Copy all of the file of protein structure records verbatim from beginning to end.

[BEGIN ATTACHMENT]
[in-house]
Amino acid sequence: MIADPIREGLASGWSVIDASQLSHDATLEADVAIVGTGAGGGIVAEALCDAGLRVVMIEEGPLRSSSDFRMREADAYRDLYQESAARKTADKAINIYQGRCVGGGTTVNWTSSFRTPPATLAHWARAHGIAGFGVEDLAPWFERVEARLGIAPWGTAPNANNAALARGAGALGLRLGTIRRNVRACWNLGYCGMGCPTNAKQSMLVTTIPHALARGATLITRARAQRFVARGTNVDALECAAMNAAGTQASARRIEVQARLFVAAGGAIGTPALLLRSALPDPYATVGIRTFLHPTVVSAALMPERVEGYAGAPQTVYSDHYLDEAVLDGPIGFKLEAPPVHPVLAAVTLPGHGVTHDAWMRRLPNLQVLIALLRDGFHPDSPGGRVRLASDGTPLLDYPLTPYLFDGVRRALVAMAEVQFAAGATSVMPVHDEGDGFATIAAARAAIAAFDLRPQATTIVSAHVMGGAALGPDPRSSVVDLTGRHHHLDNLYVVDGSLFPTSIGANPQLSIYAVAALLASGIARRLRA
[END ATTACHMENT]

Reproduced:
[in-house]
Amino acid sequence: MIADPIREGLASGWSVIDASQLSHDATLEADVAIVGTGAGGGIVAEALCDAGLRVVMIEEGPLRSSSDFRMREADAYRDLYQESAARKTADKAINIYQGRCVGGGTTVNWTSSFRTPPATLAHWARAHGIAGFGVEDLAPWFERVEARLGIAPWGTAPNANNAALARGAGALGLRLGTIRRNVRACWNLGYCGMGCPTNAKQSMLVTTIPHALARGATLITRARAQRFVARGTNVDALECAAMNAAGTQASARRIEVQARLFVAAGGAIGTPALLLRSALPDPYATVGIRTFLHPTVVSAALMPERVEGYAGAPQTVYSDHYLDEAVLDGPIGFKLEAPPVHPVLAAVTLPGHGVTHDAWMRRLPNLQVLIALLRDGFHPDSPGGRVRLASDGTPLLDYPLTPYLFDGVRRALVAMAEVQFAAGATSVMPVHDEGDGFATIAAARAAIAAFDLRPQATTIVSAHVMGGAALGPDPRSSVVDLTGRHHHLDNLYVVDGSLFPTSIGANPQLSIYAVAALLASGIARRLRA